Fig. 2
figure2

EU production potential by MS (2001–2018)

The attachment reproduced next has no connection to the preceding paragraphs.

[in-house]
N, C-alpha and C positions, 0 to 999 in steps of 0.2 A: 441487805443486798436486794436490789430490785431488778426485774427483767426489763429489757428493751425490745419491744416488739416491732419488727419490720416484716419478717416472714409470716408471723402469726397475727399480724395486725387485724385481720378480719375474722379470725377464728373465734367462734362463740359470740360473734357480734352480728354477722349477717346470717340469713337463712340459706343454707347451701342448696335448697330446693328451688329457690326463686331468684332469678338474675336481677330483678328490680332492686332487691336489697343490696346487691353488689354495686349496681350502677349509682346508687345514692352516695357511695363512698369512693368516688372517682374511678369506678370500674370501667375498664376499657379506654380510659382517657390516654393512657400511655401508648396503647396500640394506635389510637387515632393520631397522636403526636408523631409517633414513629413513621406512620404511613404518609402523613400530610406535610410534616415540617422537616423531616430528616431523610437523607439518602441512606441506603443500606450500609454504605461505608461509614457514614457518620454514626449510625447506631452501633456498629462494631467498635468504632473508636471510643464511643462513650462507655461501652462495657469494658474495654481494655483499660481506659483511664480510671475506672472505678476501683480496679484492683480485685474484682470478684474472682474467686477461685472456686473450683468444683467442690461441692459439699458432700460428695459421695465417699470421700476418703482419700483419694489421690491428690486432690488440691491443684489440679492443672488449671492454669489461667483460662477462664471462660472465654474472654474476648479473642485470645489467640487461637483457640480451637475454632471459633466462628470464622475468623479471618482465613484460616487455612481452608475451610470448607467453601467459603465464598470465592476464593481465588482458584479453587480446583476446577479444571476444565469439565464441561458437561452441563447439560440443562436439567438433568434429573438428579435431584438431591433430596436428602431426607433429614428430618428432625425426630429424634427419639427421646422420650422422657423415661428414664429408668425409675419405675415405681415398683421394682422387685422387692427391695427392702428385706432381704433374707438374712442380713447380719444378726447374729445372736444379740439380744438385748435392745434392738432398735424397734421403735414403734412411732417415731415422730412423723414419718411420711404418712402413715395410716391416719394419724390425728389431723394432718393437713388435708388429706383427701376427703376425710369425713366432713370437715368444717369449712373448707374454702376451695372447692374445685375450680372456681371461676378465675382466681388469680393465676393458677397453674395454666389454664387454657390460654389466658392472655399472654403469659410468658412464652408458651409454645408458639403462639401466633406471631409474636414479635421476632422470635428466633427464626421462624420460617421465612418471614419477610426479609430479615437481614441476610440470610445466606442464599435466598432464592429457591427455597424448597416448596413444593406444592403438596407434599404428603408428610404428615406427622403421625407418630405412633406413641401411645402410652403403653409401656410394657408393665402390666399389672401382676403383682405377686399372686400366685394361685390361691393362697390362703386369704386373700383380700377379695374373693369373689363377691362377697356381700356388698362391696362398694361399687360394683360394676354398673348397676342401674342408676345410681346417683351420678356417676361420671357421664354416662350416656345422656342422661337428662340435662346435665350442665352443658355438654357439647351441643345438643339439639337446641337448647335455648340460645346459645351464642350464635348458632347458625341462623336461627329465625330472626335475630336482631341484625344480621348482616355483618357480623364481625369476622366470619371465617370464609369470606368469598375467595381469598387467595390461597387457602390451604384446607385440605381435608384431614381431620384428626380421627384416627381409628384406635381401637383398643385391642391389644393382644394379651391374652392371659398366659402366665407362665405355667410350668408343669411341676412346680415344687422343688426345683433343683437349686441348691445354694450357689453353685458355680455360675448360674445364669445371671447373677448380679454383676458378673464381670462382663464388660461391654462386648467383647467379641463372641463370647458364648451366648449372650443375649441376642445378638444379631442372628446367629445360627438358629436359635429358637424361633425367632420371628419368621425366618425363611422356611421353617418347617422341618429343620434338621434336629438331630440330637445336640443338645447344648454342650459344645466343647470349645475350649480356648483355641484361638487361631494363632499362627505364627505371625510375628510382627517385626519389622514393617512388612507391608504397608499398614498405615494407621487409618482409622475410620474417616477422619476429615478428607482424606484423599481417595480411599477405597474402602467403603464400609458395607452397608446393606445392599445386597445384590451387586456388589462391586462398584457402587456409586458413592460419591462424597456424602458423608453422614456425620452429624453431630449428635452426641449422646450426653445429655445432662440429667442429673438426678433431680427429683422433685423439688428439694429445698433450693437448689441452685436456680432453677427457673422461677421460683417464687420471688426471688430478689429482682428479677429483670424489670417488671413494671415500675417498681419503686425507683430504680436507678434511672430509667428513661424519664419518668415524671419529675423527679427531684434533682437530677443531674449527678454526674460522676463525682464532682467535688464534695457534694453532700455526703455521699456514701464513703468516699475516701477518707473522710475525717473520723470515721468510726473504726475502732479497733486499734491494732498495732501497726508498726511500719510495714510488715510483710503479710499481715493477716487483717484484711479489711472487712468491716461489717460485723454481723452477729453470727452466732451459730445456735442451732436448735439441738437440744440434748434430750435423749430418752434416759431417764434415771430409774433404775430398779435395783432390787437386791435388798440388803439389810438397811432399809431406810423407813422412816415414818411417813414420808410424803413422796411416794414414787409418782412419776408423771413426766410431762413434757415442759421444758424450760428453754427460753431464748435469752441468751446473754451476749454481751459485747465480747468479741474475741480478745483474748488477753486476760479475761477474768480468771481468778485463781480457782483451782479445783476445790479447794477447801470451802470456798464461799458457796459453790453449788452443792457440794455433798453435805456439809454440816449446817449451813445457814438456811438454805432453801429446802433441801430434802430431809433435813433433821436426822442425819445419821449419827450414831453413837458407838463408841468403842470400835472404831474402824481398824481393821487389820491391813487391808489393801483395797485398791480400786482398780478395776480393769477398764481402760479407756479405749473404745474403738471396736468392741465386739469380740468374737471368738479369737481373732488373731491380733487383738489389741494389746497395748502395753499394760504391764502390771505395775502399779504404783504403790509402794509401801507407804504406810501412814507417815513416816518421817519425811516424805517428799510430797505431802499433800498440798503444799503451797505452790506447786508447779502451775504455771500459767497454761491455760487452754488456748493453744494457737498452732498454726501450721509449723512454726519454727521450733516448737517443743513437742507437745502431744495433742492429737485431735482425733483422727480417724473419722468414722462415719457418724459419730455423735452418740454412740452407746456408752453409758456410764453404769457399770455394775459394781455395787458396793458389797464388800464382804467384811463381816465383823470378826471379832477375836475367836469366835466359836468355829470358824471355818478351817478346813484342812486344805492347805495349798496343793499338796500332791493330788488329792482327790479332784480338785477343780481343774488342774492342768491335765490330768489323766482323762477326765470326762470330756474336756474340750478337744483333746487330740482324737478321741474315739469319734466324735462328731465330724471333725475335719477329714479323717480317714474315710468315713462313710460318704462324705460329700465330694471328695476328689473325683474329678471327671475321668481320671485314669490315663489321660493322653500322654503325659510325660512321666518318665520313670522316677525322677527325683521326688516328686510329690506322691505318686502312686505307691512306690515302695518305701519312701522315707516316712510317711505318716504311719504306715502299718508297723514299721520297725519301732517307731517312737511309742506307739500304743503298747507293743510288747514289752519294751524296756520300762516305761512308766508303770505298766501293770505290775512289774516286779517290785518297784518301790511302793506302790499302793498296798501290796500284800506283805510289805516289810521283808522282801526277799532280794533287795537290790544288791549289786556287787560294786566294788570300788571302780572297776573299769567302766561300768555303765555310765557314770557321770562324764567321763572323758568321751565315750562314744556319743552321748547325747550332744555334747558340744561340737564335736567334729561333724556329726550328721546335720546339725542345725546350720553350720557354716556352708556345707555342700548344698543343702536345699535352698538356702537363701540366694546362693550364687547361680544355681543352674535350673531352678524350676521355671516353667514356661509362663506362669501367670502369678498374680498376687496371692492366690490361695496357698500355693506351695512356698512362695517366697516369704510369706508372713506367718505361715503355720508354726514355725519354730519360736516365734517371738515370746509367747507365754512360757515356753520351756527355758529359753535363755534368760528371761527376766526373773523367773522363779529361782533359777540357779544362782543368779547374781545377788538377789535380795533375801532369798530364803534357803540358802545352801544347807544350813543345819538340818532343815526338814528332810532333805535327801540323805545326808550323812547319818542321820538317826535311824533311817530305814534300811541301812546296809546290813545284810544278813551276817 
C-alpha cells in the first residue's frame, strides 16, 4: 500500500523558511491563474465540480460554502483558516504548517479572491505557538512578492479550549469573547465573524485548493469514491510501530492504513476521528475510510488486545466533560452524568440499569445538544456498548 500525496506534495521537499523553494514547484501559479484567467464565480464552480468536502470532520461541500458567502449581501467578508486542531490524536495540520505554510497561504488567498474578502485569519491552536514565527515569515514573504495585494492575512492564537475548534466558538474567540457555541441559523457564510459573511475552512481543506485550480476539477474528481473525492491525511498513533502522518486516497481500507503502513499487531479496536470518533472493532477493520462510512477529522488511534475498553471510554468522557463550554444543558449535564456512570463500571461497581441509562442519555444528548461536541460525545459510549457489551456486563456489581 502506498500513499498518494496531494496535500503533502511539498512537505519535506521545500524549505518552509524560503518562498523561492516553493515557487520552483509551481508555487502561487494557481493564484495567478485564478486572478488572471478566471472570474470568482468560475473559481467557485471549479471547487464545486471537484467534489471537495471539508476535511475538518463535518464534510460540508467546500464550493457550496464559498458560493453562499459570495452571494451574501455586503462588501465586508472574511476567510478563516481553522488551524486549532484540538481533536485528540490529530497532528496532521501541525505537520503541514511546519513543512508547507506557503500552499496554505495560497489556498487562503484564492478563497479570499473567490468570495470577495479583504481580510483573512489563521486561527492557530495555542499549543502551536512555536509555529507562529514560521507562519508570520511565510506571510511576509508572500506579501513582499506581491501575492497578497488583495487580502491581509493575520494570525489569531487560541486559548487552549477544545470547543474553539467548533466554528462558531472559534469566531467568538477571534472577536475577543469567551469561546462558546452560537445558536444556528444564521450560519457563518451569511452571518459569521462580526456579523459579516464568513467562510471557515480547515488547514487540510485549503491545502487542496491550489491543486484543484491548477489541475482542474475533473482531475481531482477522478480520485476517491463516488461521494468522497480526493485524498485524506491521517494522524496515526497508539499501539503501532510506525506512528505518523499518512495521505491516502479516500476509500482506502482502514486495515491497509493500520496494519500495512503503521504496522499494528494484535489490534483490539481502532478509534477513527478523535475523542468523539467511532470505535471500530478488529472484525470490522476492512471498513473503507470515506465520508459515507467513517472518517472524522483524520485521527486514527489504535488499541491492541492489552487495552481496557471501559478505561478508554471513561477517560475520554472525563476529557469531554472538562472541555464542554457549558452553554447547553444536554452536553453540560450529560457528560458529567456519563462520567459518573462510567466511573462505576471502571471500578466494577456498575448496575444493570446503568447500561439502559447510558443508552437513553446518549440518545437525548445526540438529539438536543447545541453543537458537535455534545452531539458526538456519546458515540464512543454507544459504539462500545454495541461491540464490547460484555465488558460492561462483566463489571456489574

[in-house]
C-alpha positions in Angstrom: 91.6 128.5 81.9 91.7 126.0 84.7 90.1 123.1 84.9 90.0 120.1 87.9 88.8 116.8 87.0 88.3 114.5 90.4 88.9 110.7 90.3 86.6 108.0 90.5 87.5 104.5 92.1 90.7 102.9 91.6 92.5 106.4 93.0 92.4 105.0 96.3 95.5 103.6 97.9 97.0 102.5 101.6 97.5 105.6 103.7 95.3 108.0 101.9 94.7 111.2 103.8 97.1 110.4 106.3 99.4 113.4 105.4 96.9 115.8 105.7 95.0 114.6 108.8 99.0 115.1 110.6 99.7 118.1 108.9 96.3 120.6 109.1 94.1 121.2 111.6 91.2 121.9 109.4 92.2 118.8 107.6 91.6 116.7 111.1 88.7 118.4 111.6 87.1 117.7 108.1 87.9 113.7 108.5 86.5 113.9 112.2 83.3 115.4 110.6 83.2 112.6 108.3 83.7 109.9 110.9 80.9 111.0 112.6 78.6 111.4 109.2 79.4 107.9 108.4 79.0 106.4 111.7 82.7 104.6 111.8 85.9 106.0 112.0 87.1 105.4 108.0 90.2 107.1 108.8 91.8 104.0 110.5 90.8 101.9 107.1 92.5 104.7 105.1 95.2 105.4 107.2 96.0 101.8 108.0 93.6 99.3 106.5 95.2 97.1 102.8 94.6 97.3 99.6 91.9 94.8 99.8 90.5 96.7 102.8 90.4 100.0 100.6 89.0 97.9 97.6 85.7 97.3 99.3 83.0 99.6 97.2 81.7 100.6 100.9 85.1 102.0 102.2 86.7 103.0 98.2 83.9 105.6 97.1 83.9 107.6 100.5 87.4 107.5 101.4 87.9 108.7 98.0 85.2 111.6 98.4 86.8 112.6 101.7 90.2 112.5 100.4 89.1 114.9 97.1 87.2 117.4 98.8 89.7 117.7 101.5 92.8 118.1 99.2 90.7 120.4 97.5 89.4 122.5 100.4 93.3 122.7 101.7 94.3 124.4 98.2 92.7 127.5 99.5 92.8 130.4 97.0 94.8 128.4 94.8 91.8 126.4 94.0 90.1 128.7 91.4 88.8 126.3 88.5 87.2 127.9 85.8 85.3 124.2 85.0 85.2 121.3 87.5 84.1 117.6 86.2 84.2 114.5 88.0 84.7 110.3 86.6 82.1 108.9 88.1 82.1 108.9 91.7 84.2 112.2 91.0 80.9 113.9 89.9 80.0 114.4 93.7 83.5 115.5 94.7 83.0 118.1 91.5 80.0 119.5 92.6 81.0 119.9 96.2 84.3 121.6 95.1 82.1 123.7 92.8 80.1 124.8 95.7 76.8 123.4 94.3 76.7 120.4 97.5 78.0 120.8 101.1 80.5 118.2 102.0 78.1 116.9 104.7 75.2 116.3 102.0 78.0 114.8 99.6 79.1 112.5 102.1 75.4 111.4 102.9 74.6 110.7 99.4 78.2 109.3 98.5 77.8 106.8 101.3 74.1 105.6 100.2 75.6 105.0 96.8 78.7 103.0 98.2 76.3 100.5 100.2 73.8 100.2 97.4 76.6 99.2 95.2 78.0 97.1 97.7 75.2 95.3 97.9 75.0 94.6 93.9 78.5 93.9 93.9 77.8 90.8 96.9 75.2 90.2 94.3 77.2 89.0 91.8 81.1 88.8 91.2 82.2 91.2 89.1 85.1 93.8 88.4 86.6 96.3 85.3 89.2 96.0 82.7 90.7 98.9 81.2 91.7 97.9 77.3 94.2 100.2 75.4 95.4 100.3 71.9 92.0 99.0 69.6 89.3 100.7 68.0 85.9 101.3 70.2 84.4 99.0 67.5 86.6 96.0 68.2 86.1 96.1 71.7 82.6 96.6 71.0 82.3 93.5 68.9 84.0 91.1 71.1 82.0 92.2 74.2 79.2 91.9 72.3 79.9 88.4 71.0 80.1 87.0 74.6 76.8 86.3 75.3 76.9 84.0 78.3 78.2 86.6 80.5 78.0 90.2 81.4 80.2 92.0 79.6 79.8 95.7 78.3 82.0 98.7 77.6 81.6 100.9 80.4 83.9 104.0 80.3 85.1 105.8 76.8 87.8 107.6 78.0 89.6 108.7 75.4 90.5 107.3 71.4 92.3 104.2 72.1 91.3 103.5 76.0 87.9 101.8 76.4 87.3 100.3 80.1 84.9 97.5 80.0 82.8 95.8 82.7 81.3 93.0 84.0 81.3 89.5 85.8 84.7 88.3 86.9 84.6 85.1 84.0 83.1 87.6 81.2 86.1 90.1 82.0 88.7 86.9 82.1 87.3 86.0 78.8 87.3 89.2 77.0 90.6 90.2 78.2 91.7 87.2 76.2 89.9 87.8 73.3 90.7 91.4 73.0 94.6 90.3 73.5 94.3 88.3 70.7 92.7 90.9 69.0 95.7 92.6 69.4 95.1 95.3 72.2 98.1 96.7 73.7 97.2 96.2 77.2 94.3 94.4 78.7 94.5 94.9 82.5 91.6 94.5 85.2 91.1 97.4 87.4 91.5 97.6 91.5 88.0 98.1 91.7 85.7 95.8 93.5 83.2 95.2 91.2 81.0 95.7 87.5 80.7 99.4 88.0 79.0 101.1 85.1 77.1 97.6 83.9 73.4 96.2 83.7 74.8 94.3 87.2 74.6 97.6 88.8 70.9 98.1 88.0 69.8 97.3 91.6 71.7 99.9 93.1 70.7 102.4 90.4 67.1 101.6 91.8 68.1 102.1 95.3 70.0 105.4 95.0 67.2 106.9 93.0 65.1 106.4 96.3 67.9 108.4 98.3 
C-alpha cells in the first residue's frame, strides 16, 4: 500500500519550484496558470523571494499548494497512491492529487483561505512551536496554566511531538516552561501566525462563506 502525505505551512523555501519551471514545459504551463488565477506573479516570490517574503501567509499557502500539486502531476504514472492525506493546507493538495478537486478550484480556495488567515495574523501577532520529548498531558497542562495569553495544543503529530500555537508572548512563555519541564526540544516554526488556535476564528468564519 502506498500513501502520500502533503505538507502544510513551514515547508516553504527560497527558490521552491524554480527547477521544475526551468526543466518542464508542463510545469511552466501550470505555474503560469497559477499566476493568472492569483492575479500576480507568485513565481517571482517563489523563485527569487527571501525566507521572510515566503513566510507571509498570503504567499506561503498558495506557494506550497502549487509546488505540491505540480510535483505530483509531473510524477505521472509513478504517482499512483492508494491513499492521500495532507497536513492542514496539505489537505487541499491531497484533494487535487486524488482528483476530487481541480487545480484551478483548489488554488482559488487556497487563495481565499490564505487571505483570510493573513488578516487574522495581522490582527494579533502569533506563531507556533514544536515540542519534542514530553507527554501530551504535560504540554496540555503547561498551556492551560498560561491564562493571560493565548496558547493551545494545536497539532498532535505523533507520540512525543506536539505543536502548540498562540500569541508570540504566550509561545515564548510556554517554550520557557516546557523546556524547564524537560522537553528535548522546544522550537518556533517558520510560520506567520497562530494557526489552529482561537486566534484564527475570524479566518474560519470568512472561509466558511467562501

EU wine production has evolved since 2001 with a path similar to the world trend. After 2009, also as consequence of the elimination of distillation facilities and the drastic reduction in areas under vine, production decreased, but the share of EU in world production remained substantially unchanged, wavering between 62 and 65%. Almost all larger producers, except in Spain, contributed to the production reduction after 2009. More specifically, Italian production almost constantly decreased, and France was characterised by a very irregular trend. In the last 5 years, almost all MSs have experienced a very high variation in production volume due to the influence of the evolution of area under vine and more so the weather or vineyard health conditions (Fig. 3). These production trends have almost systematically been converted into corresponding internal price variations, the tendencies of which show significant differences by wine type and MS, with a generally higher volatility for wines without varietal or geographical specification. Concerning these latter, it is possible to observe a strengthening of share represented by PGI and PDO wines, in comparison with generic wines, the volume of which corresponds on the EU average to around 60% of overall production (2009–2018). In the more recent period, PDO and PGI wines have demonstrated a fair capacity to strengthen their market position, through an improvement of average prices in the global arena. The overall effects of these joint evolutions can be verified with an analysis of figures about the trend in the value of wine production measured at farm level (Eurostat). After 2009, despite the decrease in volume and thanks to the expansion of PGI and PDO wines, the value of production (at constant prices) increased annually by 5% (compound annual growth rate—CAGR) and the share of this value on total agricultural production remained stable at around 5%. Anyway, the differences among MSs must be underlined, with shares that vary from 11 to 13% in Italy, France and Portugal, to around 2 to 3% in Germany and Spain. Despite the national differences, the global effect of this joint evolution results in a generalised and sensible increase in the output value per hectare, which grew by 11%.